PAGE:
Utah Tackles Water Shortage with Plan To Reuse 'Gray Water' for Irrigation

Nov. 2, 2004

Responding to five years of an ongoing drought and a rapidly growing population, the Utah Water Quality Board recently adopted a rule allowing the use of "gray water" for subsurface irrigation.

Gray water includes water from bathtubs, showers, bathroom sinks, and washing machines, but not water from toilets, kitchen sinks, dishwashers, photo lab sinks, or garage-floor drains, according to a press statement issued by the Utah Department of Environmental Quality.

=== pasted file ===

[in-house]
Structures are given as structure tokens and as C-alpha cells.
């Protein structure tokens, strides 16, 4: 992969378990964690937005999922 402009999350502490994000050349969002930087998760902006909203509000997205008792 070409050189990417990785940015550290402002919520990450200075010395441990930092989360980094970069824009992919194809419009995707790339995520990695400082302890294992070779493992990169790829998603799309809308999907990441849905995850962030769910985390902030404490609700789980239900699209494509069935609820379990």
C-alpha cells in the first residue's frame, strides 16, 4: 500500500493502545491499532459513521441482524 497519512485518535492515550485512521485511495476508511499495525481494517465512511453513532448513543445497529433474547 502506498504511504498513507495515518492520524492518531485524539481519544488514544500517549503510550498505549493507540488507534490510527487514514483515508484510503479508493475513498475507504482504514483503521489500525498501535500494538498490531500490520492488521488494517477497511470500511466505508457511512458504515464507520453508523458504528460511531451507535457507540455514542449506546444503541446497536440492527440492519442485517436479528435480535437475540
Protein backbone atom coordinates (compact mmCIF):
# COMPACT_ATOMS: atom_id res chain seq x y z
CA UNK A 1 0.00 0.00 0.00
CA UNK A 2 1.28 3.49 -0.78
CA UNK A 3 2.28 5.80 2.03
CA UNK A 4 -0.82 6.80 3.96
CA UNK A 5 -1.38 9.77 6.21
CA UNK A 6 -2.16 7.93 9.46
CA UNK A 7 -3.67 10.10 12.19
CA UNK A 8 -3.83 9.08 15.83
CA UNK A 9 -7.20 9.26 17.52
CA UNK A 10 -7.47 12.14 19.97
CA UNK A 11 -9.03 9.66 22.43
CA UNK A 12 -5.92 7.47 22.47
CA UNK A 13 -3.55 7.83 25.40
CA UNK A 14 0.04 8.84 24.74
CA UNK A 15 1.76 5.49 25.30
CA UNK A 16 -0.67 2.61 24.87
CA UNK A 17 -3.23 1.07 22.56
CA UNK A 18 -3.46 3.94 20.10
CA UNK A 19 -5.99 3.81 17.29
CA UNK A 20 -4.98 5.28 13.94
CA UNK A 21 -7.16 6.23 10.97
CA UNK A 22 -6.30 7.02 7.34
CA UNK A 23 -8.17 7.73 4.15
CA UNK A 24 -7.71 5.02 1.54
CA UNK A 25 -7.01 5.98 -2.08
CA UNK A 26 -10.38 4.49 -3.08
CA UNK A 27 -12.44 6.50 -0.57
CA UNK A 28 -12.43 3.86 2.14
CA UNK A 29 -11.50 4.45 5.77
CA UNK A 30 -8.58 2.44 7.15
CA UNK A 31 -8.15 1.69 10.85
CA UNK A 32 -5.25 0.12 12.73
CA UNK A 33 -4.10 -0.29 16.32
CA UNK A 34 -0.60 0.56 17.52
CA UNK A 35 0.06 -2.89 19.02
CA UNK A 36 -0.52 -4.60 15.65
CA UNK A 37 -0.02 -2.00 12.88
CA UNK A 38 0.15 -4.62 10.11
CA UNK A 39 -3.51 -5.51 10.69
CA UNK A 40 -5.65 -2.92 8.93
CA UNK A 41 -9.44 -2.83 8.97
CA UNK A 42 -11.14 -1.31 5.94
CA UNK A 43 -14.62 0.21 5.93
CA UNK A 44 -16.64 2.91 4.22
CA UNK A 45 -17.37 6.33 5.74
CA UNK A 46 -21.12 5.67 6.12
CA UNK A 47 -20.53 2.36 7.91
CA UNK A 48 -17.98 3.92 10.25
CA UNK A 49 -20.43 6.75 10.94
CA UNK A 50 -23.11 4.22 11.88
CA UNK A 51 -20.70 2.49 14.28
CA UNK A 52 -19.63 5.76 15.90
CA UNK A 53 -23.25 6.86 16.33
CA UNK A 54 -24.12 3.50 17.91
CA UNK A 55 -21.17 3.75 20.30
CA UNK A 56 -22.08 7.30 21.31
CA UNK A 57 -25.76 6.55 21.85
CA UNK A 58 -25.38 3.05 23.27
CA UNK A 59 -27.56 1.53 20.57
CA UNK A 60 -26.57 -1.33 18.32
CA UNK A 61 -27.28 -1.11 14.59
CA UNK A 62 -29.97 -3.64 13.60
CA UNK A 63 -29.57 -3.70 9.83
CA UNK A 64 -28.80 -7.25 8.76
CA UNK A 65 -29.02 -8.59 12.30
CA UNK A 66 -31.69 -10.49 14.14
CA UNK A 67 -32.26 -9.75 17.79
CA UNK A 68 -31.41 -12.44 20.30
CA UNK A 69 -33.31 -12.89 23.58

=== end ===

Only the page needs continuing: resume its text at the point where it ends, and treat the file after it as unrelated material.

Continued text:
Under the new rule, gray water can be used only for subsurface irrigation of nonedible landscape plants, the statement said.

Residents opting to reuse gray water under the rule must obtain permission from the local health department and install a recycling system, which can cost between $4,000 and $10,000, the statement noted.

By 2050, Utah will need 125 billion gal of additional water supply, according to the statement.

Source: Utah Department of Environmental Quality

Image courtesy Institute of Chemical Research of Catalonia (ICIQ).
All images courtesy of Ecosorb.